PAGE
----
Polycyclic Aromatic Hydrocarbons from Particulate Matter 2.5 (PM2.5) in Polluted Air Changes miRNA Profile Related to Cardiovascular Disease
Xiaonan He, Yu Chen, Cheng Zhang, Wei Gong, Xinyong Zhang, Shaoping Nie
(Emergency Citical Care Center, Beijing AnZhen Hospital, Capital Medical University, Beijing, China (mainland))
Med Sci Monit 2018; 24:5925-5934
Particulate matter 2.5 (PM2.5) in air pollution is regarded as a risk factor for cardiovascular disease (CVDs). Recently, it has become well accepted that polycyclic aromatic hydrocarbons (PAHs) in PM2.5 impacts human CVDs. However, few studies have shown miRNAs affected by PAHs play a critical role in transcriptional regulation related to cardiovascular development and disease.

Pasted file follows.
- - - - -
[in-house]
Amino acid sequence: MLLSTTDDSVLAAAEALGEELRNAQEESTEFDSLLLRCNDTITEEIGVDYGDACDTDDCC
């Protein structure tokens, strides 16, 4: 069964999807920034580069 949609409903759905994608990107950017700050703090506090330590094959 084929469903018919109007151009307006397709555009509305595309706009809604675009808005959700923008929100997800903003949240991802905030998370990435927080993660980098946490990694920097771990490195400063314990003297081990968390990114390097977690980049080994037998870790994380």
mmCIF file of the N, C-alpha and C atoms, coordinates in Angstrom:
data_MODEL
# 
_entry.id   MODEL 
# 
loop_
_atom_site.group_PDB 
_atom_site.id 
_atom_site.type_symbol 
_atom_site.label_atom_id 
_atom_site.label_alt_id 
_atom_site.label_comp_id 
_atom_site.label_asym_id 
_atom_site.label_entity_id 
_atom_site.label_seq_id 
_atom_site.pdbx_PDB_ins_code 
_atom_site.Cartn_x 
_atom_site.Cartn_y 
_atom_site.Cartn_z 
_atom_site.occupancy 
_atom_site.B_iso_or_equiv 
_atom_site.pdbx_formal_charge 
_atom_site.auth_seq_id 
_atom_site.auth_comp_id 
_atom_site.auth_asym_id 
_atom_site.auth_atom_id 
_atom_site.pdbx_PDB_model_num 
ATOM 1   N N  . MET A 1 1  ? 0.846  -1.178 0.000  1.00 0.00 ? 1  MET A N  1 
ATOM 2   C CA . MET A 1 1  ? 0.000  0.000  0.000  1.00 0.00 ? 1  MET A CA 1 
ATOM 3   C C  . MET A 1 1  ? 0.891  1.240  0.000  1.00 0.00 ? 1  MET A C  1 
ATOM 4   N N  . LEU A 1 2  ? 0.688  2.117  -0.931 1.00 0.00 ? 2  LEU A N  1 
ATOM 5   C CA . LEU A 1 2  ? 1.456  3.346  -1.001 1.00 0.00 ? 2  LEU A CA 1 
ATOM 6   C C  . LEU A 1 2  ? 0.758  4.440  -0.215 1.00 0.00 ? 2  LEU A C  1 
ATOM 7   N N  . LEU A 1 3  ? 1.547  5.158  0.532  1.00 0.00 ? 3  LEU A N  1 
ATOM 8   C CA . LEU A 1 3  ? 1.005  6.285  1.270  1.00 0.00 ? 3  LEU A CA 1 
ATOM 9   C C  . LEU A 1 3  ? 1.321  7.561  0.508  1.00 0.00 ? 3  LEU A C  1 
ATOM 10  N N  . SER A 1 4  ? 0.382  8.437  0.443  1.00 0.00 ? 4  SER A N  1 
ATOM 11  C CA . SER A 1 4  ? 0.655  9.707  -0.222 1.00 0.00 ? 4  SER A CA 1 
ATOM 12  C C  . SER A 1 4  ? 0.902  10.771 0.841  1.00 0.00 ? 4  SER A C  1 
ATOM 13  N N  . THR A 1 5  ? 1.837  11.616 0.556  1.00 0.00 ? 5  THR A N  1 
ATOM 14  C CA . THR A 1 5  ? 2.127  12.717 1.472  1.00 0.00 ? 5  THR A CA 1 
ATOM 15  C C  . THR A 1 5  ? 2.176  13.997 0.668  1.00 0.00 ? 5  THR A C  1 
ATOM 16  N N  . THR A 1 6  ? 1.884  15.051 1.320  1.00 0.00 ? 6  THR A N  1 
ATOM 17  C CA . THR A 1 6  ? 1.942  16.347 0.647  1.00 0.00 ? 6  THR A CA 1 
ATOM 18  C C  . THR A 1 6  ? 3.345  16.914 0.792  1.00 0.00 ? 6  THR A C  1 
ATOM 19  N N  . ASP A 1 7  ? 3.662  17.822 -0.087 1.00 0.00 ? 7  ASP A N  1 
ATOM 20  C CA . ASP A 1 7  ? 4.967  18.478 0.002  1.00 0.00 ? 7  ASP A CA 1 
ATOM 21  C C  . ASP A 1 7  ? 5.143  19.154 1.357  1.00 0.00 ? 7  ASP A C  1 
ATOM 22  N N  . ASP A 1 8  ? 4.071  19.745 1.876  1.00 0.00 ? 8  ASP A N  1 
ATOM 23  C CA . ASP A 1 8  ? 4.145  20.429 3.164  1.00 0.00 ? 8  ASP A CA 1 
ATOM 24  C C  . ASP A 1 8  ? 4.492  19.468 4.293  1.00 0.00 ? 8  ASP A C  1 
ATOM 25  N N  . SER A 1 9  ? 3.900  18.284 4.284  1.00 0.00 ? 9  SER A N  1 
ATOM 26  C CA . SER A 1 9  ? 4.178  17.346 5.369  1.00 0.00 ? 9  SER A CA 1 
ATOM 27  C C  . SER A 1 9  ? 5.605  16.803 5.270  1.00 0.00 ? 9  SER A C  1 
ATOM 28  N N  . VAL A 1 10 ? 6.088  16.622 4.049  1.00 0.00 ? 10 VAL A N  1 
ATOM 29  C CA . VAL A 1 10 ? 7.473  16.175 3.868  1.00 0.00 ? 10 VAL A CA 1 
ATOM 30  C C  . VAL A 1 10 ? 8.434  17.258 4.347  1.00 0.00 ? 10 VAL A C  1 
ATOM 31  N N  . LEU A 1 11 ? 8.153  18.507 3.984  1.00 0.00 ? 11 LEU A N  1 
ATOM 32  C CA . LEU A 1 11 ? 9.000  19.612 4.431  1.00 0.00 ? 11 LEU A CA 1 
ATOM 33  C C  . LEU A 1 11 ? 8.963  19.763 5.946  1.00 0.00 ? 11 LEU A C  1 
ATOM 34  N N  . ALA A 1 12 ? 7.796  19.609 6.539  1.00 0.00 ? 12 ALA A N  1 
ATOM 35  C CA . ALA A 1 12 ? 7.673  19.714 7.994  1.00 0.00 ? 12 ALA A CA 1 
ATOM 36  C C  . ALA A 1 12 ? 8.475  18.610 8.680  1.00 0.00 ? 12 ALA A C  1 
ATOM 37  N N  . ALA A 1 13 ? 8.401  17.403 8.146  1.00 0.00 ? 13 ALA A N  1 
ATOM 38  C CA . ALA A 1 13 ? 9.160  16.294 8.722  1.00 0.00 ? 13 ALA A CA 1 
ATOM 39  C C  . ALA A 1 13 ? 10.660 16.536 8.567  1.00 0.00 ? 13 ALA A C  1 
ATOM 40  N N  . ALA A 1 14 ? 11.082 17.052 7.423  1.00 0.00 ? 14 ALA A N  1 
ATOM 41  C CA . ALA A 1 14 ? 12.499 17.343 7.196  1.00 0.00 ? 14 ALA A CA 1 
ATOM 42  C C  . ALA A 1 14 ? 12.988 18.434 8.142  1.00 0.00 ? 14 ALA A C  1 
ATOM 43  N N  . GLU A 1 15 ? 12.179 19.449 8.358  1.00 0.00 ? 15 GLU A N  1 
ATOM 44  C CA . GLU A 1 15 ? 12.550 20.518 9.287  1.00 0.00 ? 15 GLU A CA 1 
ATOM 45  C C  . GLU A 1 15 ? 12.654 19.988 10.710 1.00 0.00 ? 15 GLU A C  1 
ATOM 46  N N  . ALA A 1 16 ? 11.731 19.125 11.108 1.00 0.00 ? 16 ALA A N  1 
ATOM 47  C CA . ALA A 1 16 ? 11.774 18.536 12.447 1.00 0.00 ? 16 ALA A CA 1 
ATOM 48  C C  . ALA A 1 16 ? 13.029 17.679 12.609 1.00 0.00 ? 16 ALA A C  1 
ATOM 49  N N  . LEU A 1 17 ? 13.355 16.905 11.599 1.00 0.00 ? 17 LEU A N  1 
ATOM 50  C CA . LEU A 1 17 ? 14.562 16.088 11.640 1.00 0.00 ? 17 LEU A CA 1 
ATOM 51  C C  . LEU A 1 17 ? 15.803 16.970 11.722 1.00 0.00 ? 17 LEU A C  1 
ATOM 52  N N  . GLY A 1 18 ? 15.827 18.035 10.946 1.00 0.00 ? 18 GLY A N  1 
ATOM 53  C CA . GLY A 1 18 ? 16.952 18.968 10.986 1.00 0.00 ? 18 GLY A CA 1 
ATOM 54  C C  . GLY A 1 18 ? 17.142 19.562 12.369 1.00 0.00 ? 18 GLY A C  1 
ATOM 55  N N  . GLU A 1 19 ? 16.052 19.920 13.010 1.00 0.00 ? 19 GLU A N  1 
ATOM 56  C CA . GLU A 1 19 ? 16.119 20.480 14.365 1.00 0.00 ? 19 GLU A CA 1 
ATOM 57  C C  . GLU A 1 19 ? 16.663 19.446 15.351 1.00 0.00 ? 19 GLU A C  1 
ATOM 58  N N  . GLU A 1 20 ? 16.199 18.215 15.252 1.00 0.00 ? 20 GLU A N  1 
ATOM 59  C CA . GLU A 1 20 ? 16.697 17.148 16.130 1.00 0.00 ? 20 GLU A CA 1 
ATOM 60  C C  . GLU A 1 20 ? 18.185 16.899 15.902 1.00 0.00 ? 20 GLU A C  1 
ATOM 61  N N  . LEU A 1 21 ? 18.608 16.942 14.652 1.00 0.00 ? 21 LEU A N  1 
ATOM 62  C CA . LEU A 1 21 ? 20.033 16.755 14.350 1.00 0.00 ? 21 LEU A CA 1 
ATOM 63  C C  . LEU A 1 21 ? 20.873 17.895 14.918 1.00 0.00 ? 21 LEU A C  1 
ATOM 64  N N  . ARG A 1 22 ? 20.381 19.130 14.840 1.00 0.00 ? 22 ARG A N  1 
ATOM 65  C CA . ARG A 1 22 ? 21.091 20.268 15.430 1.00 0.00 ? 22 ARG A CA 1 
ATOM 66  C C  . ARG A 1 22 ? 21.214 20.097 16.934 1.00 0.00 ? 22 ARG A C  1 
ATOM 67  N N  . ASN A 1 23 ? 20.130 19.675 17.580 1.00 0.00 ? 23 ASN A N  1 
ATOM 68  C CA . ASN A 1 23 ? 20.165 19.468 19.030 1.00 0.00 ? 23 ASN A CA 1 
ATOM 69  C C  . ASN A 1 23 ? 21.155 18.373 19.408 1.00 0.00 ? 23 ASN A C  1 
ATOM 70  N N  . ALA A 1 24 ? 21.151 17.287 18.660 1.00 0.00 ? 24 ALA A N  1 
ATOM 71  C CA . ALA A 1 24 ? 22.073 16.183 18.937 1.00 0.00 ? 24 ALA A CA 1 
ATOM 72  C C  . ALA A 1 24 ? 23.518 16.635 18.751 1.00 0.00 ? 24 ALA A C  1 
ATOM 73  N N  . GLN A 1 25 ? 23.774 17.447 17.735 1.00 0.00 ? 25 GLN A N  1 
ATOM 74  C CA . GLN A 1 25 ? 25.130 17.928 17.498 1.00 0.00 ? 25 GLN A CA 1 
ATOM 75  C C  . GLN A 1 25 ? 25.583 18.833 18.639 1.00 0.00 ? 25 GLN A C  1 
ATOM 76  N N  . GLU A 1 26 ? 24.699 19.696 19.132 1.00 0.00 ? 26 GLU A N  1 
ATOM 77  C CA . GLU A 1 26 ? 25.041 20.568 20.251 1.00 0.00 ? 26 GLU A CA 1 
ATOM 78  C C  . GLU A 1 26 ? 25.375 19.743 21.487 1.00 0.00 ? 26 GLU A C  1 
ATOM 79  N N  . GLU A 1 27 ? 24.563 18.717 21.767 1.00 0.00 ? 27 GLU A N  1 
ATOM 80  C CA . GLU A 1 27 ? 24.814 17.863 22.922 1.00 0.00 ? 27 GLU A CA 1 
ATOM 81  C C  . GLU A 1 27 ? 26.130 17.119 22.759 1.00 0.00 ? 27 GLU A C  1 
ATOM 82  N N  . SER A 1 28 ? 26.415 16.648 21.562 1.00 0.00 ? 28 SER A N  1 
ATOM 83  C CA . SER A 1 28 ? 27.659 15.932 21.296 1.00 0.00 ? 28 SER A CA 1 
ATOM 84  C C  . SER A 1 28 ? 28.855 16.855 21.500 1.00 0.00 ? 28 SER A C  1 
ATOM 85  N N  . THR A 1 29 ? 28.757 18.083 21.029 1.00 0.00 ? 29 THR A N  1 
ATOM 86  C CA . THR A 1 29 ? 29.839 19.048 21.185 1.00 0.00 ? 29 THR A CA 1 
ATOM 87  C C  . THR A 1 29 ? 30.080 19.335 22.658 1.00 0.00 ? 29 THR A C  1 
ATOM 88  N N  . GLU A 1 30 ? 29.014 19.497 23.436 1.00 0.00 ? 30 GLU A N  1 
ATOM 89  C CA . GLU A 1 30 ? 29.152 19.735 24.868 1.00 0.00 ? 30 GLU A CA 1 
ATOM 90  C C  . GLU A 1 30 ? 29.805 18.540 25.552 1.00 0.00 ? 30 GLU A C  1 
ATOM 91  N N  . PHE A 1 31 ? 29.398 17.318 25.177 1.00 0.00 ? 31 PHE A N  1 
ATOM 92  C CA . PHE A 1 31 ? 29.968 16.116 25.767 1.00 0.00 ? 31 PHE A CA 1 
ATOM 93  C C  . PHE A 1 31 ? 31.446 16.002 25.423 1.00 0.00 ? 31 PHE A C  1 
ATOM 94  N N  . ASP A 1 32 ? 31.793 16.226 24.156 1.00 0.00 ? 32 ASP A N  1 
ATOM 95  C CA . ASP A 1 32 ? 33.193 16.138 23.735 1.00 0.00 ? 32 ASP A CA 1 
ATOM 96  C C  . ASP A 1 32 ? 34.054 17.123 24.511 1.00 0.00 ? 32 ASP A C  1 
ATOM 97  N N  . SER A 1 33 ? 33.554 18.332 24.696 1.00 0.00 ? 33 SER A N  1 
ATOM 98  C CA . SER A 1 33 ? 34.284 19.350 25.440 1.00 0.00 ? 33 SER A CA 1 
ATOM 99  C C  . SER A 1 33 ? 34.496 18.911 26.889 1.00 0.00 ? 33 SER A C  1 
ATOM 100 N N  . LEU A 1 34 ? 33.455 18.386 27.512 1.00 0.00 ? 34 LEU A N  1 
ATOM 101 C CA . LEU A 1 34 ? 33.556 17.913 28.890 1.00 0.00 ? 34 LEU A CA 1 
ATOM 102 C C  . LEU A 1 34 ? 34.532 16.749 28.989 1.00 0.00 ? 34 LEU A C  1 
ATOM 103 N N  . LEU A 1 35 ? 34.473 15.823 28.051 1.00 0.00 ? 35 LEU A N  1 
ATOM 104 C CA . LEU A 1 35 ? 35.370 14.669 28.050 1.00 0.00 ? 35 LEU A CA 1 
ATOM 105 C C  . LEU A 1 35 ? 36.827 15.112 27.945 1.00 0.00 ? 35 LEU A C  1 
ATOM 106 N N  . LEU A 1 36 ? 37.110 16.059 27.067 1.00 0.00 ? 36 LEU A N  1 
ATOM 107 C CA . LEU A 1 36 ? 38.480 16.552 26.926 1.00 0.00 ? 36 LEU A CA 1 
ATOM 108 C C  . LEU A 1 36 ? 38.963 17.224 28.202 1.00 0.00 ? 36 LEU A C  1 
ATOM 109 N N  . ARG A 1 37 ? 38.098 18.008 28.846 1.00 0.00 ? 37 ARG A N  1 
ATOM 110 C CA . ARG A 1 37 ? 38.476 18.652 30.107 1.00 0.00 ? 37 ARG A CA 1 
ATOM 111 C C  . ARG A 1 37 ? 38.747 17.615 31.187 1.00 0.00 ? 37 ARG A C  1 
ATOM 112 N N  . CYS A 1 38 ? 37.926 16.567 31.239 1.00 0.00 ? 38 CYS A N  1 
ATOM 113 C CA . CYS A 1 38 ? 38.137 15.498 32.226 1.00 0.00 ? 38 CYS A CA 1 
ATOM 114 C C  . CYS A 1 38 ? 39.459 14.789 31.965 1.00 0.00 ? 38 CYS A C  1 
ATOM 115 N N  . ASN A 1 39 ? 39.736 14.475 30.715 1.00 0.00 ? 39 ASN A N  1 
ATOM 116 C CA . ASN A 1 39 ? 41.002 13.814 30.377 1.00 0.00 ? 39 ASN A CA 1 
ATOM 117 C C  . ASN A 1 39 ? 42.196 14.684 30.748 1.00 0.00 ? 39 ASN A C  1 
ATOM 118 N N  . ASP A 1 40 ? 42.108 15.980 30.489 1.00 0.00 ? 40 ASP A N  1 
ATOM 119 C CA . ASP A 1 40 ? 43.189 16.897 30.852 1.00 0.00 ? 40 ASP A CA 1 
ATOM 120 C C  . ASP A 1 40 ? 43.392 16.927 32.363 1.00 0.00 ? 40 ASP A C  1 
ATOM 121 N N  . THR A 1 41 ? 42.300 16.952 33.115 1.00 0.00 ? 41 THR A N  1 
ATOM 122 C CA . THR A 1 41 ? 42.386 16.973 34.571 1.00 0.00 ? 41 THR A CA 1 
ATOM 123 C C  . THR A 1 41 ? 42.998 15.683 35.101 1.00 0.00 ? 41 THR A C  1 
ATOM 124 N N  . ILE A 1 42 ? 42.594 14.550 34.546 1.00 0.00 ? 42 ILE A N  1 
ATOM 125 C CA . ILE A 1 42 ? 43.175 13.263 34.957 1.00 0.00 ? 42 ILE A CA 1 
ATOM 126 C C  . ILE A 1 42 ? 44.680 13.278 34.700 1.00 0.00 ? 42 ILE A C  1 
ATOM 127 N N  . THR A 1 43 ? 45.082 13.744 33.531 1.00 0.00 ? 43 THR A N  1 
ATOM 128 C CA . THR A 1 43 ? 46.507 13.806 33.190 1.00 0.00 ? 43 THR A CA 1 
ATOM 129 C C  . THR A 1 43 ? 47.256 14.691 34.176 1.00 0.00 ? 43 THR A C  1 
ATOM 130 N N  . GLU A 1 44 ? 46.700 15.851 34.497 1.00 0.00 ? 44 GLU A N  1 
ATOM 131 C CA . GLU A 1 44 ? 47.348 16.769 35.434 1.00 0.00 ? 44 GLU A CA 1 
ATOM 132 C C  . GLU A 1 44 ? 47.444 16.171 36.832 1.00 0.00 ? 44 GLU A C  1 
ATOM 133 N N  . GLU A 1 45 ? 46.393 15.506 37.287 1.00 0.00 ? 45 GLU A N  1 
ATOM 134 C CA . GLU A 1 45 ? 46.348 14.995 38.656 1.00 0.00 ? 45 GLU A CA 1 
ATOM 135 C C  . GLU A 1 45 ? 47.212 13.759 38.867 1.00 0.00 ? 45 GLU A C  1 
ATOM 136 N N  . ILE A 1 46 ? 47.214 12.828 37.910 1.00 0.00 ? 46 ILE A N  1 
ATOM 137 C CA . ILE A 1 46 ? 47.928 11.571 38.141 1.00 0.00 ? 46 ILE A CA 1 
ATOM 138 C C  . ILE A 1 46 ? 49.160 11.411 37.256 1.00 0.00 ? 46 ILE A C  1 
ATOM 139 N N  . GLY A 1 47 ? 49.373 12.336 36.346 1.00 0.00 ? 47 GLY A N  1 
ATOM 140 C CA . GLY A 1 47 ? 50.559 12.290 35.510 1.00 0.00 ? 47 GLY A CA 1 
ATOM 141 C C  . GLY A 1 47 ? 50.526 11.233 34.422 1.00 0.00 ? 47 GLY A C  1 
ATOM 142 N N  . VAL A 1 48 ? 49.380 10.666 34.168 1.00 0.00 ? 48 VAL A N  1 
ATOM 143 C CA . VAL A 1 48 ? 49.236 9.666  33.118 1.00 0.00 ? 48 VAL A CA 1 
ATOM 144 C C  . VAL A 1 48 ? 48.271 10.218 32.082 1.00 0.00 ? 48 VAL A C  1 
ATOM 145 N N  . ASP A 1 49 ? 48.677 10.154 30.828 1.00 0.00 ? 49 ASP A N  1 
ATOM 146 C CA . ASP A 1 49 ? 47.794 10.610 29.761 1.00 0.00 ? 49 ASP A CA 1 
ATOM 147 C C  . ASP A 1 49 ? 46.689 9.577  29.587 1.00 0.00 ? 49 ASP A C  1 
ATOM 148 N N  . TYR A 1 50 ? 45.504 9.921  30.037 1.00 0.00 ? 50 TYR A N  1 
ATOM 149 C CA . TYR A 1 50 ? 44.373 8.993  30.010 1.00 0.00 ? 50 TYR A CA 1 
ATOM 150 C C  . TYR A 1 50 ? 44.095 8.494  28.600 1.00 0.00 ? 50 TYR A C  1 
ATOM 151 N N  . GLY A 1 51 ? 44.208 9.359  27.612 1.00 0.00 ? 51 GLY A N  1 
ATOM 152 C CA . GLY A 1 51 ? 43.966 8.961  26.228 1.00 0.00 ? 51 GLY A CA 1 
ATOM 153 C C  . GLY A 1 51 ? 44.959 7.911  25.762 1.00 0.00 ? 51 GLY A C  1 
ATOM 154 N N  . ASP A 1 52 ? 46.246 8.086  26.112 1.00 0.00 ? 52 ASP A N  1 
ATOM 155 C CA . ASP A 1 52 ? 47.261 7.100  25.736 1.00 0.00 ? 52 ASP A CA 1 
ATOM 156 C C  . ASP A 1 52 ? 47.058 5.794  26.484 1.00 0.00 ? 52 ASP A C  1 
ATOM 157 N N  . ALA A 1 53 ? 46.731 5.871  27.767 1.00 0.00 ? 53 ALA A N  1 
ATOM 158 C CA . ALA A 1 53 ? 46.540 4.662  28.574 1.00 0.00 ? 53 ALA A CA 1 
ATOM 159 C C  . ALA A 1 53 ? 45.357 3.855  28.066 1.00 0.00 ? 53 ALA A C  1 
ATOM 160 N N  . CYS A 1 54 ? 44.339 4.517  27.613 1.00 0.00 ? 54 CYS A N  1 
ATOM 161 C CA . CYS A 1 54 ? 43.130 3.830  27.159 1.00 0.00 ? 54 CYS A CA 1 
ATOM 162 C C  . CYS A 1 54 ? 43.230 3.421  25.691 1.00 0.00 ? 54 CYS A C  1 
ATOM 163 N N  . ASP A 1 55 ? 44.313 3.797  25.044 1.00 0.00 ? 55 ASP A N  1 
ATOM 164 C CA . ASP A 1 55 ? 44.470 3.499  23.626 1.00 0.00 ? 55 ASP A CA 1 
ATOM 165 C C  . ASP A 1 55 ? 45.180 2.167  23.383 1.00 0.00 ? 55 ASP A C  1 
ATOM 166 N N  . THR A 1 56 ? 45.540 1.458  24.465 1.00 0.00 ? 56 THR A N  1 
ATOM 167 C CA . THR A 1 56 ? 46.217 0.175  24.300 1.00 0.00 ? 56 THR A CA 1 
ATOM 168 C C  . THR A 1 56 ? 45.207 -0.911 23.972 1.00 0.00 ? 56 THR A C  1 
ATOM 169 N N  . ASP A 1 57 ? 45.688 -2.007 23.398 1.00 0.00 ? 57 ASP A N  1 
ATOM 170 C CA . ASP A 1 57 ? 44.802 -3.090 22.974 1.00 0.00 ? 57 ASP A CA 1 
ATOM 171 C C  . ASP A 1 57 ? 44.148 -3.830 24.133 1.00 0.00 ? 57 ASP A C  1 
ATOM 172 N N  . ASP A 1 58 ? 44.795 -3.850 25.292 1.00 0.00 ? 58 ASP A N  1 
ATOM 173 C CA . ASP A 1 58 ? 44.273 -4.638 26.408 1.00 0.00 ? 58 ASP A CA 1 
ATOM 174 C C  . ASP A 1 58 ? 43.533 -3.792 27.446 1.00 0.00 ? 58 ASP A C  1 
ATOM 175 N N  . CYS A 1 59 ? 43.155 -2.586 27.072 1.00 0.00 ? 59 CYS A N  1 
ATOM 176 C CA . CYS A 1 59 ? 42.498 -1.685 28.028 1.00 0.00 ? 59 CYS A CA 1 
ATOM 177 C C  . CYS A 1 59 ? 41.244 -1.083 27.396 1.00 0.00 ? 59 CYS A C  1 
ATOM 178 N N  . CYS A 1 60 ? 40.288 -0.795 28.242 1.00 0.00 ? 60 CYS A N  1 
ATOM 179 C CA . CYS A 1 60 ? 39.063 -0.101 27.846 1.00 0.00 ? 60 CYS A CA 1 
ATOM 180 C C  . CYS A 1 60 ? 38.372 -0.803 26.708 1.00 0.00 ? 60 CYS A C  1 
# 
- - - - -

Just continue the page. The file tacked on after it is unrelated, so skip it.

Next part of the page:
MATERIAL AND METHODS: Human umbilical cord vein cells (HUVECs) incubated prior to treatment with PAHs at various concentrations (0, 100, 200, 300, 400, and 500 µg/ml) of PAHs particle solutions were added to the culture medium for 24 h. We performed isolation and sequencing of small RNAs and analysis of small RNA sequences and differential expression. The M3RNA database was used to predict miRNA-miRNA interactions. Tools from the DAVID database were used to perform the GO functional analysis of predicted miRNA target genes. A First-Strand cDNA Synthesis Kit was used to synthesis cDNA.
RESULTS: miRNA155 was revealed as a key regulator in PAHs treatment. The putative targets of upregulated miRNA in PAHs treatment indicated that the downregulated genes were enriched in biological pathways such as Wnt signaling and ErbB signaling, which are crucial for the development of vasculature.
CONCLUSIONS: In general, our results suggest that PAHs taken by PM2.5 can decrease cardiovascular-related gene expression through upregulating miRNA, which may be a new target for therapy in the future.
Keywords: Cardiovascular Diseases, MicroRNAs, Particulate Matter, Polycyclic Hydrocarbons, Aromatic